@llanfar, better to say that tropical systems are major water movers, from the ocean into the atmosphere and back to the ocean and/or land. Oh, green plants are pretty good water movers, too.

  86. cdquarles says:

    @ Another Ian, remember that medicine is subject to fads. I recall, years ago, the general recommendation of 45 to 55% of calories from carbohydrates (primarily complex ones from vegetables and a lesser amount from fruits), 30% from protein and 15 to 25% from fat (half unsaturated and half saturated). The variation was designed to allow personal choice in what food to eat where a person had issues with specific foods. The only bad diet is the one that makes *you* sick.

  87. cdquarles says:

    I am beginning to wonder about Google. I’ve used them for years and since I know how the internet works, I know that what I publish there has no expectation of privacy (I’m broadcasting, in a fashion, in public). The more radical left political leanings bother me.

    That said, don’t break them up. No, it would be better to create and promote alternatives. Let people vote with their wallets.

  88. cdquarles says:

    @EM, yes, President Trump pardoned Sheriff Joe (rightly, in my opinion; because of the underlying issues that led to his trial, which wasn’t by jury, if I am remembering correctly) last week.

  89. cdquarles says:

    [Personal note: I am getting used to a new pair of spectacles, so I may have typo troubles.]

  90. Glenn999 says:

    There seems to be a big push by googles, fakebook and youtube to censor certain speech. Perhaps the internet is not freeway of ideas afterall. I’m sure there are no aspiring entrepreneurs out there who will take advantage of this. Perhaps the swamp is so big that we are all living in it. (see kevin shipp youtube video at https://youtu.be/XHbrOg092GA )

  91. E.M.Smith says:

    Google is not the internet. Folks can just flow arround them and move on.

    I mostly use Duckduckgo or Yahoo. I want to set up a yacy node when I get the chance. P2P Internet search, no central authority and no censorship.

    I don’t do facebook, I post here. I’m the only censor here.

  92. gallopingcamel says:

    “Google is not the internet.”

    What to do about Google has been bugging me for a while. Then I came across a wonderful rant by Pointman:

    The Startpage search engine will take a bit of getting used to but it got rid of those annoying ads that are so hard to get rid of in Google.

  93. Larry Ledwick says:

    Using start page indirectly uses google as they include google results in their listings. Google is still getting traffic from you, which can be analyzed even if they don’t know specifically who you are. Your search queries will still contribute to their search volume and analysis of what people are searching for and other anonymous search analytics .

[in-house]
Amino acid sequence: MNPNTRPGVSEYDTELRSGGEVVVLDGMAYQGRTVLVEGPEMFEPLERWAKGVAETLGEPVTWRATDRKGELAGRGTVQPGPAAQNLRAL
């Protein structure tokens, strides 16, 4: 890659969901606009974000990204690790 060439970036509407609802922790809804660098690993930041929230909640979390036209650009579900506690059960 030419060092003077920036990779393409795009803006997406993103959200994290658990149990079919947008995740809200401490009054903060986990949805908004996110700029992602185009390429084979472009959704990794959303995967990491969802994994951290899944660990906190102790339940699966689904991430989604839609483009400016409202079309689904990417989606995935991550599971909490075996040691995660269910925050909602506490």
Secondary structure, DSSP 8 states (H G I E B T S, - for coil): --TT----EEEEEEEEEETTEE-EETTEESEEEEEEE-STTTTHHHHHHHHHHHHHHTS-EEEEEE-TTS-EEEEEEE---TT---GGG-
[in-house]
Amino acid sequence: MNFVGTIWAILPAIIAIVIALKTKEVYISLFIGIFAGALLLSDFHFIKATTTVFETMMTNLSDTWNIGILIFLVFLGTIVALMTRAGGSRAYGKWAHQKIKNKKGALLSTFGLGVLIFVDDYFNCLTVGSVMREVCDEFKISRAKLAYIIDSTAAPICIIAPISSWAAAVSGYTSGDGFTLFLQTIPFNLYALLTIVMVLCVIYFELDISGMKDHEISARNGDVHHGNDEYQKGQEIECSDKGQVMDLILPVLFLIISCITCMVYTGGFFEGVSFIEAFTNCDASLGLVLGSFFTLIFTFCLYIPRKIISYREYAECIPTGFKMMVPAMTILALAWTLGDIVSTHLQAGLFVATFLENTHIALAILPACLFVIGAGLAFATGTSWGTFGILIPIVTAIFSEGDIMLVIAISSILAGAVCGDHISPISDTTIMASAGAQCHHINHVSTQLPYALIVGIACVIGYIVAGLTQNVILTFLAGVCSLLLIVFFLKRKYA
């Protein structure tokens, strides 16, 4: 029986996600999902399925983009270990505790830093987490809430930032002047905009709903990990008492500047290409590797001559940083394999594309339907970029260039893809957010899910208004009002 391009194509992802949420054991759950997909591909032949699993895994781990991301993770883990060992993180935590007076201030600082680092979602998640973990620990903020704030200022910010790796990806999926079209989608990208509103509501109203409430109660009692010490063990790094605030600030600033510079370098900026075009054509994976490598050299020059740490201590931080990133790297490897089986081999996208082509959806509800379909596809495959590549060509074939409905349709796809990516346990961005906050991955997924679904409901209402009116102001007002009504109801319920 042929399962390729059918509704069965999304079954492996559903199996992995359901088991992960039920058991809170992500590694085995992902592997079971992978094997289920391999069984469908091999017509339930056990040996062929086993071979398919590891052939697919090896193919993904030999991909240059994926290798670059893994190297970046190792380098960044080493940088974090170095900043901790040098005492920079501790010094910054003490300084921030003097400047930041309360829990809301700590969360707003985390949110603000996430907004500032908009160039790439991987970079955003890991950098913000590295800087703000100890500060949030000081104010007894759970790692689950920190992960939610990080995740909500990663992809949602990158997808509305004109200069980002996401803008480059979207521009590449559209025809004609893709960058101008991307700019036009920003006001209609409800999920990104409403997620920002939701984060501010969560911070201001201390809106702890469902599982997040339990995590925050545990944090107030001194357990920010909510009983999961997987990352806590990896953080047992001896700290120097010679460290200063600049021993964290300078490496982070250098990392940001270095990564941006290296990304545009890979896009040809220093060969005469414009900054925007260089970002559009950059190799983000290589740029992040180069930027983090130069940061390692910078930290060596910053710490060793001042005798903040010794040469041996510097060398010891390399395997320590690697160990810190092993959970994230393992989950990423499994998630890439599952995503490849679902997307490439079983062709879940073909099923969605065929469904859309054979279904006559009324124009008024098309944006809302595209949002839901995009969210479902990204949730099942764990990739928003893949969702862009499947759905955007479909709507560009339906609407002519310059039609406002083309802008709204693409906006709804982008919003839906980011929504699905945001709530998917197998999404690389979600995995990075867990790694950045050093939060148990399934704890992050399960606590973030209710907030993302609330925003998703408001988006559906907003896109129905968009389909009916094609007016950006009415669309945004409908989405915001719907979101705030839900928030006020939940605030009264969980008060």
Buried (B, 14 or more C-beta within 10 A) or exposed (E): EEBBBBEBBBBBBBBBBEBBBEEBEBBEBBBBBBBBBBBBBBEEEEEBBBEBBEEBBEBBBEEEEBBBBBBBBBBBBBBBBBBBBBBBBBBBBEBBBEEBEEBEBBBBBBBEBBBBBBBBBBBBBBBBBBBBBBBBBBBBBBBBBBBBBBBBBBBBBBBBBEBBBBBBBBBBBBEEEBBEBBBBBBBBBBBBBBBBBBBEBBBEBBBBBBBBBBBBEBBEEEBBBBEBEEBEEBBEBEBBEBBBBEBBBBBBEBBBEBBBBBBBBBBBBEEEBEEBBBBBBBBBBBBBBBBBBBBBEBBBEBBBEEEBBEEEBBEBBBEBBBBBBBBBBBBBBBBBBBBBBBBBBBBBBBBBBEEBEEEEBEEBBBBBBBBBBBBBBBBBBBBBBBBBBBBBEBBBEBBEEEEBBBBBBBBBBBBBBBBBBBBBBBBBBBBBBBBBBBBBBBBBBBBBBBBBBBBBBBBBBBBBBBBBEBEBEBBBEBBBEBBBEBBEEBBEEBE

If you want to totally avoid google, you can use ixquick/eu


    I won’t use StartPage because it returns Google results. Is there an alternative?
    Last modified on 05 February 2017 09:37 PM

    As you know, StartPage returns Google results in complete privacy and never shares your information with Google.

    However, if you prefer to search without receiving Google results, please check out our sister search engine, Ixquick.eu.

    Ixquick.eu is also a 100% private search engine, just like StartPage, but instead of providing Google results, Ixquick.eu is a “meta-search” engine that submits your query privately to multiple search engines. Ixquick.eu never queries Google and never returns Google search results.

    To learn which search engines Ixquick.eu uses, please click here.

  94. Larry Ledwick says:

    Another item on google and anonymous search engines. (or resistance is futile)


    Why do I get different results with StartPage than Google?
    Last modified on 24 January 2017 07:22 AM

    One of two things may be happening to cause you to receive different StartPage results than what you would receive from Google.

    The first may involve Google’s tailored search feature. Google keeps a record of all of your interests, based on things you write about in your Gmail account, things you search for on their search engine, and other Google services you use. They use this information to pre-select what search results they believe you are actually looking for. The result is that you do not receive “pure” search results, but results that have been tailored, censored, and personalized for you specifically. You can find more about this so called “filter bubble” in this Support Center article.

    StartPage does not do that. StartPage acts as an intermediary between you and Google, so your searches are completely private. StartPage submits your query to Google anonymously, then returns Google results to you privately. Google never sees you and does not know who made the request; they only see StartPage. Since Google can’t determine your interests based on your past search history, you receive standard search results, rather than Google’s “personalized” results. This is one of the reasons why StartPage results are differerent from Google results.

    The other possibility is that Google may occasionally provide different results to StartPage than to its direct users. Because we act as an intermediary between you and Google, we are dependent on the results Google sends to us. We do not modify these results in any way, but deliver them to you exactly as Google delivers them to us. We have noted that occasionally Google provides different results to StartPage than they offer to the general public, for reasons that are not entirely clear.